According to rumors, Bowie planned to provide a re-recorded version of his 1971 song “Life on Mars?” for the soundtrack. While no such re-recording has ever been discovered or released, Bowie did perform a rearranged version of “Life on Mars?” on “The Tonight Show with Johnny Carson” on September 5, 1980, about a month before the release of Times Square.

Regardless of that probable near-miss, this album was the next-level future for the times. Times Square foresaw the next decade’s worth of emerging artists, and gathered them up for a double album that still plays.

Purchase it at your favorite record store on Haight, in the Tenderloin, The Mission, or wherever you buy quality music on vinyl in the city.


We keep keepin’ an eye on those who bring that unique heat in terms of electronic music.

And Evan Vincent, the producer from Toronto known as Emissive, who used the “less thinking, more feeling” mantra on his Wave Science release a few years ago, gave us pause. His productions were, how can I say, straight cash homey.

Future boogie frequencies, wonky left-hand house, and melodic bump for the dancefloor? Sign a brother up. Like, right now.

Fast forward to the present, and Mirroring, the upcoming collaboration between Emissive and Tan Sierra to be released on Active Surplus features, “friends bonded over a love of vintage hardware, bizarre tape recordings, and spicy ital roti.” It has all the 808s, synth washes, and electro-ambient feels to keep your home turntable spinning all summer.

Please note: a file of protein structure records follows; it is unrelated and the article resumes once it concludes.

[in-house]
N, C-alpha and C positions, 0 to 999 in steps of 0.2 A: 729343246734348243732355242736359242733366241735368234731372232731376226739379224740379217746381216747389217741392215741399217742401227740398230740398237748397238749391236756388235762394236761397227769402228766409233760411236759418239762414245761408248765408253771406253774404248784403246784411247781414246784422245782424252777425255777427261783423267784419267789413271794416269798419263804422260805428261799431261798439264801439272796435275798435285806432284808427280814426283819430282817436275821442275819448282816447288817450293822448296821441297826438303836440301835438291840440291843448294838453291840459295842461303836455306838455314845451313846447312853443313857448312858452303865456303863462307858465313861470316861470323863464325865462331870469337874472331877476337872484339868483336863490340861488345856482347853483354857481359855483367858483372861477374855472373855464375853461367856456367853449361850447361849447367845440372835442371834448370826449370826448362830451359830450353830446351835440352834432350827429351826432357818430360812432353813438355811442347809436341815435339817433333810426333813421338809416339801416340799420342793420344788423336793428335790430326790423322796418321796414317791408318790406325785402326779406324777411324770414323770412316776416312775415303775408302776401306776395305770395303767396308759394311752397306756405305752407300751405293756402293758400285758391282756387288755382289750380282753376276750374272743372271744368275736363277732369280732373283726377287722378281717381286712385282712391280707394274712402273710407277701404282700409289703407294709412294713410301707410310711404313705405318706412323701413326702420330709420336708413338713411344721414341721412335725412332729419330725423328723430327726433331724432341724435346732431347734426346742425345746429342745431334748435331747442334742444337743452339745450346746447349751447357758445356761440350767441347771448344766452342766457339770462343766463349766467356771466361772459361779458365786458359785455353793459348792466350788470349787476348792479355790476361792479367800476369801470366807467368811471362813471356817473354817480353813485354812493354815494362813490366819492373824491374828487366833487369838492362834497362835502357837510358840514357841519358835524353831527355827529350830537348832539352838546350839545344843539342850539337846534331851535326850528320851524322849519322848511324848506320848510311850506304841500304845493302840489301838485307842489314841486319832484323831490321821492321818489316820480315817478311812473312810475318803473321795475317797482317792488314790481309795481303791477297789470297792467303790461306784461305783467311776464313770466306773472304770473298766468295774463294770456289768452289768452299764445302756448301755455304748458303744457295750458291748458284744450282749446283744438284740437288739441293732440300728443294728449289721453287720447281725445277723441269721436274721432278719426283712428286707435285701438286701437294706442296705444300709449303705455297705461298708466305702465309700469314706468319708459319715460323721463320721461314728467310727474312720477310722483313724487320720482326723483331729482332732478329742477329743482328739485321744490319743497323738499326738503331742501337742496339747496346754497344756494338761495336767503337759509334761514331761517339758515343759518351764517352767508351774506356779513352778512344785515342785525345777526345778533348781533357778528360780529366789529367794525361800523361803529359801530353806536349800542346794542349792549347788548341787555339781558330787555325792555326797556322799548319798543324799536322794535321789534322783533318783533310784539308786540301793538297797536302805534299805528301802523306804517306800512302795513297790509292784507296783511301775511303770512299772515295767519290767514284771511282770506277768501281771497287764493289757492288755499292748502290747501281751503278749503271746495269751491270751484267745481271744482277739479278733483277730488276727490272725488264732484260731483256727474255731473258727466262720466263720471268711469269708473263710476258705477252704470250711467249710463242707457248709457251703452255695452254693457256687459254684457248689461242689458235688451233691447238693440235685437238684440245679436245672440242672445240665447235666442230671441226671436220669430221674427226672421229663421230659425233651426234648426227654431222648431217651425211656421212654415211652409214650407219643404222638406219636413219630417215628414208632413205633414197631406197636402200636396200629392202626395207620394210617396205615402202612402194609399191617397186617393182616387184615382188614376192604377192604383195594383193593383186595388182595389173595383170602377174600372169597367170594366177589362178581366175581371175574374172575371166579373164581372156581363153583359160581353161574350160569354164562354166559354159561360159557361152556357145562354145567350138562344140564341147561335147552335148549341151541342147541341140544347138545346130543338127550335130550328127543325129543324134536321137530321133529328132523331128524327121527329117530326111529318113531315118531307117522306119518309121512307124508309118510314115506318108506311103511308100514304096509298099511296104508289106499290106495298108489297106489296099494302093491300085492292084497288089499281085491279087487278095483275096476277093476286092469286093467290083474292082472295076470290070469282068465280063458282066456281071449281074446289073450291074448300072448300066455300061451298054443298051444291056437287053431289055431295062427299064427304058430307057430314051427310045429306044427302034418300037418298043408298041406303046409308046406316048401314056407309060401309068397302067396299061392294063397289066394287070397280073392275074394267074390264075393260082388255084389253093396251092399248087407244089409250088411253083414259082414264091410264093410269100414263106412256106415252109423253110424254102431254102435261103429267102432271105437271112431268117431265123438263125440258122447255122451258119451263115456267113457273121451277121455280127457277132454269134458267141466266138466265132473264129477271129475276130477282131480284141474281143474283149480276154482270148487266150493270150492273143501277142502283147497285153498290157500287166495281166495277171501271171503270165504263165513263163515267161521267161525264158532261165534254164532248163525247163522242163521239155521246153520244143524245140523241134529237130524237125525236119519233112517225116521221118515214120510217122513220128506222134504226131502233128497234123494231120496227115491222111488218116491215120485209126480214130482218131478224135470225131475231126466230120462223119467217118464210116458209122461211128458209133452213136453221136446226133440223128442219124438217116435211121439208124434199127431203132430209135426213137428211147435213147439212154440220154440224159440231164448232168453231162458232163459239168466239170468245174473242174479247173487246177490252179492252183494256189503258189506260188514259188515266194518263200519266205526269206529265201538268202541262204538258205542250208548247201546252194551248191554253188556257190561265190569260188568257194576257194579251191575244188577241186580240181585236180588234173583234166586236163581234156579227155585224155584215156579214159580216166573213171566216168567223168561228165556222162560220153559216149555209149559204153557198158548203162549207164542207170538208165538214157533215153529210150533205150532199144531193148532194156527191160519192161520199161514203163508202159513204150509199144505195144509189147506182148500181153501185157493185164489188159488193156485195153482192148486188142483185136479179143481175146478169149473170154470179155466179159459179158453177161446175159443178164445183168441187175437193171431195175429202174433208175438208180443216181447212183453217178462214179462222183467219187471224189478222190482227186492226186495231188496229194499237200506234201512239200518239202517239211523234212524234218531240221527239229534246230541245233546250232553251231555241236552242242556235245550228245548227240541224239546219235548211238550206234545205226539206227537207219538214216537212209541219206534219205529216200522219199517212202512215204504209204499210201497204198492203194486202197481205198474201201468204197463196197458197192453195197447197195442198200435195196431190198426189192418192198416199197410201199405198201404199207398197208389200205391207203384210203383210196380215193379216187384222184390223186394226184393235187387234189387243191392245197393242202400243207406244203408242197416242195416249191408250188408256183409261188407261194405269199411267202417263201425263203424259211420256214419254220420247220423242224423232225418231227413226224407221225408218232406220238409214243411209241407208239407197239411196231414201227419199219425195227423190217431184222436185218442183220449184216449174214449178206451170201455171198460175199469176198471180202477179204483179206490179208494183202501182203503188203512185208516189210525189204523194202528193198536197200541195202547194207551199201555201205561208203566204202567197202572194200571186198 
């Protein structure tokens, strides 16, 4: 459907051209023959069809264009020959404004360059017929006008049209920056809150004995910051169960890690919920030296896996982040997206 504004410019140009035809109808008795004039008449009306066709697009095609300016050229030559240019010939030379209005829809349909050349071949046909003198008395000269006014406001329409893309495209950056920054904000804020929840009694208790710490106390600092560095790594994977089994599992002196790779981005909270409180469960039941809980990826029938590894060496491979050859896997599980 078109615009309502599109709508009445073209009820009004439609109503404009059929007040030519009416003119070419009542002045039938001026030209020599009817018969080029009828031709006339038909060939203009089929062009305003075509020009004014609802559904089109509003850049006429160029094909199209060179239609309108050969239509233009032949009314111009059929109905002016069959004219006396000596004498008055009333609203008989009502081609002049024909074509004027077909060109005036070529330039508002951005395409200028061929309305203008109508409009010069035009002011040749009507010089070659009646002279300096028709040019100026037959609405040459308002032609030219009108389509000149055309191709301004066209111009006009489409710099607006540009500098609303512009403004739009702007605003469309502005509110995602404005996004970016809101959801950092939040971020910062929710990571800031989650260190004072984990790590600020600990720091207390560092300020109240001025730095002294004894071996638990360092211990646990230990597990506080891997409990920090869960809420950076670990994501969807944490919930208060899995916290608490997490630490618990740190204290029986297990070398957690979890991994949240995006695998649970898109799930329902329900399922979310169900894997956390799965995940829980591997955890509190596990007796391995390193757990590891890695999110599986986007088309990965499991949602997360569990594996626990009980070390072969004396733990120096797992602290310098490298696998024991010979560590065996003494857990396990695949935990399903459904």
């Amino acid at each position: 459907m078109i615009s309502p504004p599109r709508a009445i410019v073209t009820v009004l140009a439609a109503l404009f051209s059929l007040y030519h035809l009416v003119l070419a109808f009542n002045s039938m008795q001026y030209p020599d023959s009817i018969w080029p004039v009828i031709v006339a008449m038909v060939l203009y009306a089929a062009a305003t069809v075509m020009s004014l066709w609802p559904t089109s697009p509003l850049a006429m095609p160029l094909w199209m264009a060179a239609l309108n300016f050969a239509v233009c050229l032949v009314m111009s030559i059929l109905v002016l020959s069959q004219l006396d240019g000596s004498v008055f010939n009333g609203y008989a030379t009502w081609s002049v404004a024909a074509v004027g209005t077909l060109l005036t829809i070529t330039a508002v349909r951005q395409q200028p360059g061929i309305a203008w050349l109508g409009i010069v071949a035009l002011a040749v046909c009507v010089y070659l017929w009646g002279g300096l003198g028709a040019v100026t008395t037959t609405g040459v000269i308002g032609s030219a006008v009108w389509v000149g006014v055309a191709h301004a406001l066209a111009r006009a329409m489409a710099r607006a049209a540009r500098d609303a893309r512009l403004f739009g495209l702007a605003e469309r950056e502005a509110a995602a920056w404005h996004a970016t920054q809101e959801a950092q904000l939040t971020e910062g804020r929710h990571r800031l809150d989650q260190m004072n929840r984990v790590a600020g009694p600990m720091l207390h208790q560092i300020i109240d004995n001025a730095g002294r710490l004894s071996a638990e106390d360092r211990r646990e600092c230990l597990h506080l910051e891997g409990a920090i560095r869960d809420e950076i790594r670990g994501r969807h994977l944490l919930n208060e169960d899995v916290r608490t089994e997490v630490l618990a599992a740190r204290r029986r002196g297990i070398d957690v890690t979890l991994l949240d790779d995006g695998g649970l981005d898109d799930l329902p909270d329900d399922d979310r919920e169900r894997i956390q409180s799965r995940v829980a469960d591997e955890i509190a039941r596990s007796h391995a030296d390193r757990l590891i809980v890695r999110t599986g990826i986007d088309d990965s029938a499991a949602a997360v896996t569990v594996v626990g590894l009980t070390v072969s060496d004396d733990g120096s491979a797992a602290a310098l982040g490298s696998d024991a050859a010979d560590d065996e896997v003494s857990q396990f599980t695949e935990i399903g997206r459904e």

According to the project’s Bandcamp page, “the duo’s lush, singular sound has undergone vaporization. And where there is vapor, there is heat.”

The first single “Cerulean Blue” will have you geeked, with basslines that go deeper than the US debt. 

For that buoyancy that makes you say Namaste, pre-order Mirroring here.


Marcus Kaye, the UK-based electronic musician who also went by the names Marcus Intalex and Trevino, died on May 28, 2017. Fans and contemporaries from all over the world mourned his passing.

His melding of crisp rolling breakbeats with lush atmospherics via synth pads and melodies always stood out in any DJ’s set at The Top or Beat Down at Jupiter in the East Bay during Northern California’s drum and bass heyday in the late 90s through early aughts. Those bombastic low-end vibes, cross-switched with house music characteristics, propelled his records to the top of the “I must have it” charts. Once those 12-inch vinyl singles got to Compound Records or Tweakin on Haight, dem joints were gone.

Later in his career, Intalex began releasing quality 4/4 techno records under the name Trevino, inspired by the Belleville Three. It reminded him fondly of his early days working in record stores, where he would receive genre-defining tunes ranging from Chicago house to Detroit techno.

On Back, created during Marcus’ time in Berlin, you can hear the darkness seeping through, moving about Breakbeat’s outer threshold. Trevino makes some “’til the doors come off” minimalism with “Gateway,” aquatic ether textures on “Dance Decay,” and funky half-time electro bizness on “Moodswing.” Back follows a popular yearning by several landmark drum and bass peers—see Photek and Calibre—of successfully converting the headiness into 4/4 machinations.

A vast communique of electronic music that snarls, pops, and downshifts into dubby half-time stratagems, Back is so expansive, it will make die-hards and newbies misty-eyed.

Purchase Back here.

48 Hills welcomes comments in the form of letters to the editor, which you can submit here. We also invite you to join the conversation on our FacebookTwitter, and Instagram

John-Paul Shiver
John-Paul Shiverhttps://www.clippings.me/channelsubtext
John-Paul Shiver has been contributing to 48 Hills since 2019. His work as an experienced music journalist and pop culture commentator has appeared in the Wire, Resident Advisor, SF Weekly, Bandcamp Daily, PulpLab, AFROPUNK, and Drowned In Sound.